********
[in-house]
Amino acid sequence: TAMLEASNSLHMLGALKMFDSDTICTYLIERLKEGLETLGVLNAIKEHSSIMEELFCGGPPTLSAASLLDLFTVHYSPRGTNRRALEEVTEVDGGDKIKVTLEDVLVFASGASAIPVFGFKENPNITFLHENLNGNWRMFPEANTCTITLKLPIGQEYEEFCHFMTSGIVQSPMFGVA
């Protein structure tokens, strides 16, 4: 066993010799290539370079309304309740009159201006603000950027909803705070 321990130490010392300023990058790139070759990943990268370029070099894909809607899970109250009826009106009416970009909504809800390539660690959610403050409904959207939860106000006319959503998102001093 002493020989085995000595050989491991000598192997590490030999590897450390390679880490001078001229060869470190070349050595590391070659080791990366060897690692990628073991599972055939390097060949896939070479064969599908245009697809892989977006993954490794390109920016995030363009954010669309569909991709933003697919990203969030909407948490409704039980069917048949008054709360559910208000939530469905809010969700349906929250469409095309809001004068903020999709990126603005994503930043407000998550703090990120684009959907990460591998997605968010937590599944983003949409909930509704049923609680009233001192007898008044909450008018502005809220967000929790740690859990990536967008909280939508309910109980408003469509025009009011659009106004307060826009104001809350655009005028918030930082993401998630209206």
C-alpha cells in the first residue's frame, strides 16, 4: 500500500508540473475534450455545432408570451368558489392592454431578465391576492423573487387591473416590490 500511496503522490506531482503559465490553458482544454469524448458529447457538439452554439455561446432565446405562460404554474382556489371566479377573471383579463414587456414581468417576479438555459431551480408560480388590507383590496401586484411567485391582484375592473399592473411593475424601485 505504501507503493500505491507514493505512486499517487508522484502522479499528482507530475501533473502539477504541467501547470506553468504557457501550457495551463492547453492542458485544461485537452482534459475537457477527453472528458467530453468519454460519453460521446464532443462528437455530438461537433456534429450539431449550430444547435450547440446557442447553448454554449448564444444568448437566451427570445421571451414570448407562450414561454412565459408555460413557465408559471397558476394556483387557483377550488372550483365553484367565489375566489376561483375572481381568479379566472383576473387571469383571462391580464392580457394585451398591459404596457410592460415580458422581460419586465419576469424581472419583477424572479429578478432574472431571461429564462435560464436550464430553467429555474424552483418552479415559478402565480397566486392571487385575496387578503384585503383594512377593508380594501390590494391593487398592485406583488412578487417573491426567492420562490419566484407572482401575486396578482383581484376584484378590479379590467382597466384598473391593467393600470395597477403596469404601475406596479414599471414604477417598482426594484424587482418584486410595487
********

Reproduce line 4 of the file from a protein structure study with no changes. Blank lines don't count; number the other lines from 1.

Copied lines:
C-alpha cells in the first residue's frame, strides 16, 4: 500500500508540473475534450455545432408570451368558489392592454431578465391576492423573487387591473416590490 500511496503522490506531482503559465490553458482544454469524448458529447457538439452554439455561446432565446405562460404554474382556489371566479377573471383579463414587456414581468417576479438555459431551480408560480388590507383590496401586484411567485391582484375592473399592473411593475424601485 505504501507503493500505491507514493505512486499517487508522484502522479499528482507530475501533473502539477504541467501547470506553468504557457501550457495551463492547453492542458485544461485537452482534459475537457477527453472528458467530453468519454460519453460521446464532443462528437455530438461537433456534429450539431449550430444547435450547440446557442447553448454554449448564444444568448437566451427570445421571451414570448407562450414561454412565459408555460413557465408559471397558476394556483387557483377550488372550483365553484367565489375566489376561483375572481381568479379566472383576473387571469383571462391580464392580457394585451398591459404596457410592460415580458422581460419586465419576469424581472419583477424572479429578478432574472431571461429564462435560464436550464430553467429555474424552483418552479415559478402565480397566486392571487385575496387578503384585503383594512377593508380594501390590494391593487398592485406583488412578487417573491426567492420562490419566484407572482401575486396578482383581484376584484378590479379590467382597466384598473391593467393600470395597477403596469404601475406596479414599471414604477417598482426594484424587482418584486410595487